JFEX has become far more relevant in recent years as the U.S. has started to come to terms with the reality that winning an expeditionary fight against a peer state competitor is an increasingly dubious challenge. Anti-access and area-denial strategies have left the services scrambling to adapt to having to fight an enemy over long distances and breaking open new avenues into their increasingly expansive and fortified domain. Being able to use the Pentagon's potent but limited airlift capacity to rapidly open up new bases of operation and vectors of attack even at very austere and remote locales in becoming a key tenet of future combat operations. This is exactly what JFEX is all about, punching into contested territory over long distances by surprise and setting up a foothold for expanded operations.

So if you look up in the sky tonight and see a long string of blinking lights, no it's not Santa on a dry run, it's your U.S. Air Force practicing to make good on its own naughty or nice list.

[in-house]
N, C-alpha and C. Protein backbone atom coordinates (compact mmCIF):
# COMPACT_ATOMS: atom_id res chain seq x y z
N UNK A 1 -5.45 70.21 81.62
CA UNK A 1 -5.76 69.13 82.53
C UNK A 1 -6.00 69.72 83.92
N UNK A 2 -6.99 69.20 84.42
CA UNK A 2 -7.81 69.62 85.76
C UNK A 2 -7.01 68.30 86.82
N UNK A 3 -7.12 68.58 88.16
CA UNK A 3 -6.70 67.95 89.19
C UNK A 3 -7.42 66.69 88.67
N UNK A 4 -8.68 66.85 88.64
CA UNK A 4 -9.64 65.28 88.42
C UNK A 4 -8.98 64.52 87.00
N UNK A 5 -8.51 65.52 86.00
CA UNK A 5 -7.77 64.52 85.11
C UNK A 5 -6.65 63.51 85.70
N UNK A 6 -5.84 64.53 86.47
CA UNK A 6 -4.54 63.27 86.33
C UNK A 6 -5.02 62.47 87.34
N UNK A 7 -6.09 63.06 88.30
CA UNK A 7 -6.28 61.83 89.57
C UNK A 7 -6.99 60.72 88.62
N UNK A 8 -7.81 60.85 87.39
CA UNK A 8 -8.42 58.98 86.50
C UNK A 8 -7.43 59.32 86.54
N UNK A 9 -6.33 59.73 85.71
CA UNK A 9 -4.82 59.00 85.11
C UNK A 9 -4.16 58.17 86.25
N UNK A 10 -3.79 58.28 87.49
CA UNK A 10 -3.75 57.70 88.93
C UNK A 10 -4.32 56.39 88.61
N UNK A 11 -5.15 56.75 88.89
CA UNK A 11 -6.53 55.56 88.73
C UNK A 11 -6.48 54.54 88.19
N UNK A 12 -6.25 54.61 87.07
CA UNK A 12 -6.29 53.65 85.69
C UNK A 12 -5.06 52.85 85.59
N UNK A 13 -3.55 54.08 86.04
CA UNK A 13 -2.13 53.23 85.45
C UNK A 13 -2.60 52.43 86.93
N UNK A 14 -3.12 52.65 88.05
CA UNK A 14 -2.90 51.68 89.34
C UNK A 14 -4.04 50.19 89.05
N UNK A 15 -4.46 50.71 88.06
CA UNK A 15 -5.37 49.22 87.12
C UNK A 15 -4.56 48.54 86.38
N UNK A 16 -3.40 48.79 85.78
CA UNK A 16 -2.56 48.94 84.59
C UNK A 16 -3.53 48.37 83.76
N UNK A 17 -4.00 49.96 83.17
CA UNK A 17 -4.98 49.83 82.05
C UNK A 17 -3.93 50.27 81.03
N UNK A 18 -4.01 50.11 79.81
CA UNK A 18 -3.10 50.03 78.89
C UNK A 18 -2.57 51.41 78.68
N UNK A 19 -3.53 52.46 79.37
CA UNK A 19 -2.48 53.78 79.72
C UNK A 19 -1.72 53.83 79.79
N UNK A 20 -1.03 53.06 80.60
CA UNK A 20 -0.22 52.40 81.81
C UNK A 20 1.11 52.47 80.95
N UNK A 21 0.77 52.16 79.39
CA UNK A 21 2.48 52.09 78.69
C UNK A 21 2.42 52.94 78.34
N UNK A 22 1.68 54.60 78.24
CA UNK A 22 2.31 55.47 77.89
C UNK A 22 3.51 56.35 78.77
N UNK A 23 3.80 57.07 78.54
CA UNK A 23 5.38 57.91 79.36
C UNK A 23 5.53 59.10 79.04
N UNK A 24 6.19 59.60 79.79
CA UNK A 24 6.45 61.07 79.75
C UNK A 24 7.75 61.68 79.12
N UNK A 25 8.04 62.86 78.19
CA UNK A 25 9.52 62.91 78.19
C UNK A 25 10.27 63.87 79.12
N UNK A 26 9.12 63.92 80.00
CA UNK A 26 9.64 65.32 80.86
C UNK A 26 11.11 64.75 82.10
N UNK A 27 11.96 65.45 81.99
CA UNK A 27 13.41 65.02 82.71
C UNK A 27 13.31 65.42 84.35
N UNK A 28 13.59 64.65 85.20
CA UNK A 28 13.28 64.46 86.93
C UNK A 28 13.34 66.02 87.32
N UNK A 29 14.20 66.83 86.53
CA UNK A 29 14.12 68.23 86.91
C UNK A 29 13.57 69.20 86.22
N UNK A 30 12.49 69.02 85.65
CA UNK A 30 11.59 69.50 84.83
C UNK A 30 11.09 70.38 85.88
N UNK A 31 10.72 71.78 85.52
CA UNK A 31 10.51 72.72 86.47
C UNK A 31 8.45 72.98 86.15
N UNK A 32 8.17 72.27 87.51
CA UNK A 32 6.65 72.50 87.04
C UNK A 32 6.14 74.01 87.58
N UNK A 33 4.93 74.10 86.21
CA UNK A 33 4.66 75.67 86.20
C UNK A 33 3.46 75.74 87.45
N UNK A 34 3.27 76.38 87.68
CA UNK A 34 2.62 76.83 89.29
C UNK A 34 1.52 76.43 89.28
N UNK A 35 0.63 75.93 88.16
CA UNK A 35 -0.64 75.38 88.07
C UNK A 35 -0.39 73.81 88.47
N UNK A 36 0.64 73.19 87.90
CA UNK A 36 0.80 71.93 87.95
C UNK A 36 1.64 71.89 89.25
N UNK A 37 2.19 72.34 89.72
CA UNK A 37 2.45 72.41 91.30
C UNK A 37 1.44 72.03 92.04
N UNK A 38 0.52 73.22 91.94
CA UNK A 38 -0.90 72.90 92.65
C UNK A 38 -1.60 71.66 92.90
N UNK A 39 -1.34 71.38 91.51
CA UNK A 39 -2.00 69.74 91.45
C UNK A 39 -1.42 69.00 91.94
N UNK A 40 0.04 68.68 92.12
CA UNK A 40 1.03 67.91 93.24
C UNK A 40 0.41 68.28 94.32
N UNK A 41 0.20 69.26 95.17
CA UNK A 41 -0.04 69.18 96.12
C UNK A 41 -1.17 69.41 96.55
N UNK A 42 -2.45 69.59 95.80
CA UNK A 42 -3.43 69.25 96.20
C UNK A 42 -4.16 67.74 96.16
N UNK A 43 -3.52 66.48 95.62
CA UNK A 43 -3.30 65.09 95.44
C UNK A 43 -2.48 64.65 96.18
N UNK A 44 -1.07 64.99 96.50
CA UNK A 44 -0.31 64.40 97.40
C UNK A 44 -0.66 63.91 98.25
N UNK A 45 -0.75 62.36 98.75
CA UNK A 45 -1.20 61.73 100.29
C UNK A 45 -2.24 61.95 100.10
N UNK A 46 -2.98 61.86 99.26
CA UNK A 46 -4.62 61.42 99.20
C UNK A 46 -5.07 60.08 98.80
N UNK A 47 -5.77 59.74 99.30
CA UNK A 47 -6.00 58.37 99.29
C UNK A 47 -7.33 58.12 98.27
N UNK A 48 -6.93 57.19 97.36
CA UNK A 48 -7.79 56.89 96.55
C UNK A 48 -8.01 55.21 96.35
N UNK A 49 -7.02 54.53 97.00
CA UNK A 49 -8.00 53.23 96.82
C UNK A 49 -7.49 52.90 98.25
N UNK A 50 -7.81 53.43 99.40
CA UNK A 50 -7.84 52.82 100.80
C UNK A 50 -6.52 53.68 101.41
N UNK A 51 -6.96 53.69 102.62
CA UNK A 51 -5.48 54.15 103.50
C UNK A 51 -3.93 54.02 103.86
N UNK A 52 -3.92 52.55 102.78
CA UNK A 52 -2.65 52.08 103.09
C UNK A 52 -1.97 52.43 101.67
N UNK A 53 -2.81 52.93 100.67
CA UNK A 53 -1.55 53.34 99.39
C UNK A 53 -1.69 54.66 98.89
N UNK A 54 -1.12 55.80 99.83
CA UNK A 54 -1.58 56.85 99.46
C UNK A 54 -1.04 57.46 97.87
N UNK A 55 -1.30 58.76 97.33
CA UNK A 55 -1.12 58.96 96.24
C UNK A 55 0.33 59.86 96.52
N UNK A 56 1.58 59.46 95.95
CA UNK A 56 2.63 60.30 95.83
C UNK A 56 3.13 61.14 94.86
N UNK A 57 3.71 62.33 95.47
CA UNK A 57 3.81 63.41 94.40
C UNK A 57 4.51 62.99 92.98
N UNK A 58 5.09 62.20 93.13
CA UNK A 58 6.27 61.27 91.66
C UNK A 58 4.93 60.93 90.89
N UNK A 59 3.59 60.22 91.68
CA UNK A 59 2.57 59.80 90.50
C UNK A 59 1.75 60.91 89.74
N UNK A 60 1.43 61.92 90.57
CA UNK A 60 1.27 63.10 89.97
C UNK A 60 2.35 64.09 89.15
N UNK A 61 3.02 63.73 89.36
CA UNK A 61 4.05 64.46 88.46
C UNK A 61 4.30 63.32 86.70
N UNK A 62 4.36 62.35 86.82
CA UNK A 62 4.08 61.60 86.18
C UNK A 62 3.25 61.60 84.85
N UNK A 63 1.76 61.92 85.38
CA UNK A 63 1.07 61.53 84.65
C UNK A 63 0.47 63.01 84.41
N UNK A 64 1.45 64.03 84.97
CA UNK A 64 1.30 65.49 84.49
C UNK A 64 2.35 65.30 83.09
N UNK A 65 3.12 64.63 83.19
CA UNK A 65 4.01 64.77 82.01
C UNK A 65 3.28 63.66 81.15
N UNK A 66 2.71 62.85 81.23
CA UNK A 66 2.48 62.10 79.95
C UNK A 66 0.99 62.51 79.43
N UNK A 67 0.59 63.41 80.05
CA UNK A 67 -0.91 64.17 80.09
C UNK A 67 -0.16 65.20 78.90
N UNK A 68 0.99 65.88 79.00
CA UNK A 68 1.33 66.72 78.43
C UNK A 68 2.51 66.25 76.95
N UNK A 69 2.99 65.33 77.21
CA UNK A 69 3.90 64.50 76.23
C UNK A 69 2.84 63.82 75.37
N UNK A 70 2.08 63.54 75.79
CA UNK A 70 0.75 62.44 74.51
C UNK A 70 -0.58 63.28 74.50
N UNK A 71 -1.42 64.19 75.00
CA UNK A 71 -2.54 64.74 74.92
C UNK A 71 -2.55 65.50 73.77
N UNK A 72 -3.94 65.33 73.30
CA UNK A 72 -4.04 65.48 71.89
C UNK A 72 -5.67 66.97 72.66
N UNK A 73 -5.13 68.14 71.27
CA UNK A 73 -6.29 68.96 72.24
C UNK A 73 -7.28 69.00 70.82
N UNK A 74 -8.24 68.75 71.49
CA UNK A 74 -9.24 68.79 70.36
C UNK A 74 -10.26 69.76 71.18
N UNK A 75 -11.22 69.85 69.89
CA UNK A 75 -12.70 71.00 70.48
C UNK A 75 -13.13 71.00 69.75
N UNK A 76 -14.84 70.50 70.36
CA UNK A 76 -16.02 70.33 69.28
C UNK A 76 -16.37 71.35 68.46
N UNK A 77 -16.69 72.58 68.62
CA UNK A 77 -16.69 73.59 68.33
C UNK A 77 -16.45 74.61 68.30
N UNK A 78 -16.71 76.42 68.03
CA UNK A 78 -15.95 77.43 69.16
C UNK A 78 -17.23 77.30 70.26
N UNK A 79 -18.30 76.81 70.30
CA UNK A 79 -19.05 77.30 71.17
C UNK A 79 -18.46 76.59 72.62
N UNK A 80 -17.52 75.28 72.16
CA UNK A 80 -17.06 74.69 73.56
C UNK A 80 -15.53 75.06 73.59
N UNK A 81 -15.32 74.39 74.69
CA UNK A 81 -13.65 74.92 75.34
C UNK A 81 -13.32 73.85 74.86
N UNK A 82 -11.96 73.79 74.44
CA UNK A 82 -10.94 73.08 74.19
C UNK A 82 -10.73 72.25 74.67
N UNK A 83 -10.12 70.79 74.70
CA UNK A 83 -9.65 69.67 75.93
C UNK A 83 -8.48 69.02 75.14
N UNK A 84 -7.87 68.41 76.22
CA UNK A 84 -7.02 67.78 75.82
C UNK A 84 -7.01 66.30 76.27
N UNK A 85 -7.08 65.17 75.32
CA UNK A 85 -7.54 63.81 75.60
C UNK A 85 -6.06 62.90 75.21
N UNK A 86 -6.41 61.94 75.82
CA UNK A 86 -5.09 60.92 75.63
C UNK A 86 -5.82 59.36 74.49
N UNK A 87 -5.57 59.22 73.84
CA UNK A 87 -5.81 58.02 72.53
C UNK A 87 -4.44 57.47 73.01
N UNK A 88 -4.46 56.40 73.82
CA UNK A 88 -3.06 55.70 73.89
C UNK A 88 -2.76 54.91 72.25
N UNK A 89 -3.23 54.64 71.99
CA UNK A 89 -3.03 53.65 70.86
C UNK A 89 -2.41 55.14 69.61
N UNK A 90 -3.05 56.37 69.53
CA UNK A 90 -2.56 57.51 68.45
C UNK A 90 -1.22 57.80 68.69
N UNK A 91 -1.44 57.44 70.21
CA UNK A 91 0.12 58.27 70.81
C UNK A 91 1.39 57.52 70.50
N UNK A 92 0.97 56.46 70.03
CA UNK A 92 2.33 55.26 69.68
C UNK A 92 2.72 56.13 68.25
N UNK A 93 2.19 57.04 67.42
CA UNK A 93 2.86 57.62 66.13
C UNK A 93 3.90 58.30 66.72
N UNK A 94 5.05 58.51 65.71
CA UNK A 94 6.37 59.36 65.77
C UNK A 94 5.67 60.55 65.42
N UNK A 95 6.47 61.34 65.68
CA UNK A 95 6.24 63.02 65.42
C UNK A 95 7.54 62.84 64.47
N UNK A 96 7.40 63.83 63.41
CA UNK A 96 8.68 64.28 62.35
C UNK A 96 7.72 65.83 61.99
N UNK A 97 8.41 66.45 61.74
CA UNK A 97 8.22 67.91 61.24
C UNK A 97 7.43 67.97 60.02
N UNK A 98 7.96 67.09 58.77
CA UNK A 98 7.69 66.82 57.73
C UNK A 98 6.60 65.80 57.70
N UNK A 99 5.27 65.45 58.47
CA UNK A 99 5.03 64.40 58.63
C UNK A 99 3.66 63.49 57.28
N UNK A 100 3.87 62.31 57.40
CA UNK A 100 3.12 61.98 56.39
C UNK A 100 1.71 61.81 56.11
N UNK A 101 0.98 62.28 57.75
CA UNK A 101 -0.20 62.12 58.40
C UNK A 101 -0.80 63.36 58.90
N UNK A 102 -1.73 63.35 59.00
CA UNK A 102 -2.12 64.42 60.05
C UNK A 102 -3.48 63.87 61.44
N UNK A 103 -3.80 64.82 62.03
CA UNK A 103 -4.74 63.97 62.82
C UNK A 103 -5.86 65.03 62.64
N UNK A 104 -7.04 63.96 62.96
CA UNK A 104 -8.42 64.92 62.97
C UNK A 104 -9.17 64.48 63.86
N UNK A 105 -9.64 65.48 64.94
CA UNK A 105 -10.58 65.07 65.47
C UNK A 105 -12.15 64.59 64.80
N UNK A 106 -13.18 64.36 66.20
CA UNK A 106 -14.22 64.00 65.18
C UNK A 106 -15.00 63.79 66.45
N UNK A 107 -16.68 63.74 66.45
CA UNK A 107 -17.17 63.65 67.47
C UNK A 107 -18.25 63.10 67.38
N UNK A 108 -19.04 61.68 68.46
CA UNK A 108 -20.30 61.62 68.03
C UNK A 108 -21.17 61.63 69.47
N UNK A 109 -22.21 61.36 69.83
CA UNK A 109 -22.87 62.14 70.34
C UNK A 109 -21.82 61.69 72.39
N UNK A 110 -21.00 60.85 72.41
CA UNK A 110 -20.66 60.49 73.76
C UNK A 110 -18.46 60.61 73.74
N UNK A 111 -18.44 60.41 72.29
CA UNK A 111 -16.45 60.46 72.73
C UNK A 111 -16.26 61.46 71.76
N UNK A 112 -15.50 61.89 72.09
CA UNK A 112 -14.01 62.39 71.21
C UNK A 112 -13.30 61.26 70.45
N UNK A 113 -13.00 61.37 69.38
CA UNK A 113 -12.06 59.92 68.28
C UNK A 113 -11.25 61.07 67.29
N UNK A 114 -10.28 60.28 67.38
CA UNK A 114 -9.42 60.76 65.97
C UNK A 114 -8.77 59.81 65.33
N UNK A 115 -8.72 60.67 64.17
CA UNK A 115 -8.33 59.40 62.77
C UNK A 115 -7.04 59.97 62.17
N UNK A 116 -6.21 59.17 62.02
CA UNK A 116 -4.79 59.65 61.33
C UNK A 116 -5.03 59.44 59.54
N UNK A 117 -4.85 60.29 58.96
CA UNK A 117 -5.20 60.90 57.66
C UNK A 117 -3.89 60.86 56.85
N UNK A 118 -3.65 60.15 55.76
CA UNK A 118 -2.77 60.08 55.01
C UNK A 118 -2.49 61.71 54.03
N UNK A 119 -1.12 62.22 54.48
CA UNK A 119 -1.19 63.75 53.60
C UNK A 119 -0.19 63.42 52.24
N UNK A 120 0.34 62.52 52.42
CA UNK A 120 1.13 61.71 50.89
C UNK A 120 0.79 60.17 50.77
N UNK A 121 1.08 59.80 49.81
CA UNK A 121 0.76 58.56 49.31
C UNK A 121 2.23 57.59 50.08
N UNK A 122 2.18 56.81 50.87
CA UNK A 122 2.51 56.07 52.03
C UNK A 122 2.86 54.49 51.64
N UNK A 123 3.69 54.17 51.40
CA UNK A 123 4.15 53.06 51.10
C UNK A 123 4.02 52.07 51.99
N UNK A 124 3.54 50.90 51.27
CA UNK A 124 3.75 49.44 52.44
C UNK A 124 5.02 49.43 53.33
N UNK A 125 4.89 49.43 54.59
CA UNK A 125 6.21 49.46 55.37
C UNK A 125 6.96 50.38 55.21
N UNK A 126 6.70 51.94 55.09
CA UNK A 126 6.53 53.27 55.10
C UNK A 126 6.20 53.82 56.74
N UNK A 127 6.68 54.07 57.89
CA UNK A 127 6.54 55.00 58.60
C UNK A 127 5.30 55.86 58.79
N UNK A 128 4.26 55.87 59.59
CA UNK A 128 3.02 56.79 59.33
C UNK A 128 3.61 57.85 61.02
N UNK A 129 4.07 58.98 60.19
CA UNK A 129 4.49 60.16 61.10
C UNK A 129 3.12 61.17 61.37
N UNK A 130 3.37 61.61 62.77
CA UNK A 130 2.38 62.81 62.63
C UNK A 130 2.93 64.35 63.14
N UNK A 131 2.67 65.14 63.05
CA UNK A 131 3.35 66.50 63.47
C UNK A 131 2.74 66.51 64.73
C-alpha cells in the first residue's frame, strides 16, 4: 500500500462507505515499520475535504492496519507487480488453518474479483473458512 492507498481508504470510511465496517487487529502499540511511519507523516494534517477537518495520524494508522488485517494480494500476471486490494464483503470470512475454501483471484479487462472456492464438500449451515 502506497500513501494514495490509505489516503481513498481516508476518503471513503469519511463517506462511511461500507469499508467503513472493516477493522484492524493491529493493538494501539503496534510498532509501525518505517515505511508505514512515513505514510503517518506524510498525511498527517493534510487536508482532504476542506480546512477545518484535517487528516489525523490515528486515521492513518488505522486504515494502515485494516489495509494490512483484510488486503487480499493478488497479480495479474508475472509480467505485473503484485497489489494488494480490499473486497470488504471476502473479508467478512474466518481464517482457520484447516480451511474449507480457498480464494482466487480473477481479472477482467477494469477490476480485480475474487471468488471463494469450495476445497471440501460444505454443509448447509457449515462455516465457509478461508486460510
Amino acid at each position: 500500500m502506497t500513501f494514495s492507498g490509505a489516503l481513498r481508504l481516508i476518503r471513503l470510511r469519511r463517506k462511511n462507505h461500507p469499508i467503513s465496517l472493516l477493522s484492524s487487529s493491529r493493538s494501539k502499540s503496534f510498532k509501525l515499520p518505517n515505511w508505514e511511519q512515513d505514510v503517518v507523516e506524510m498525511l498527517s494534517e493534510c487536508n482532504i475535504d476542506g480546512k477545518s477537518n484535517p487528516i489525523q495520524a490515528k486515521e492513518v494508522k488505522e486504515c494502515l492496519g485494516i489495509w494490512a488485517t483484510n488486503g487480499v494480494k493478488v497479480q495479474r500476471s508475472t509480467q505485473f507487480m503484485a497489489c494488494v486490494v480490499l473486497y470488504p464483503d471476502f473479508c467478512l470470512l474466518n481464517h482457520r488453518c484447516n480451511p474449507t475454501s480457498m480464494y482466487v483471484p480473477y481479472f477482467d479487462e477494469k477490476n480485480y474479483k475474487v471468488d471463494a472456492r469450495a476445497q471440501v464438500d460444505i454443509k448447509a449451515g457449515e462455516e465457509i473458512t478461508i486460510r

We will keep you update as more information and photos from this iteration of JFEX emerge.

Contact the author: Tyler@thedrive.com

Volkswagen Teases All-New, Eighth-Generation Golf Via Design Sketch

A teaser sketch of the upcoming Mk8 Golf was revealed to employees and investors during a recent annual meeting in Germany. The image reveals that the eighth-generation Golf will be lower, wider, lighter, and slightly longer than the current model. It also reveals that the Golf will adopt VW's latest headlight design as seen on the European-Spec Touareg. The all-new hatch is scheduled to debut in the summer of 2019 ahead of the fully-electric I.D. hatchback.

While VW has not spilled any additional beans on the upcoming Golf hatchback besides this sketch, the automaker has confirmed to Auto Express that the Mk8 Golf will start rolling off the line at the manufacturer's Wolfsburg plant in June 2019.

In terms of importance, Ralf Brandstätter, VW's chief operating officer said that it is on par with the introduction of the company's range of I.D. electric cars.

"The next Golf will take Volkswagen into the era of fully connected vehicles with extended autonomous driving functions," said Karlheinz Hell, Volkswagen's small car boss. "It will have more software onboard than ever before. It will always be online and its digital cockpit and assistance systems will be the benchmark in terms of connectivity and safety."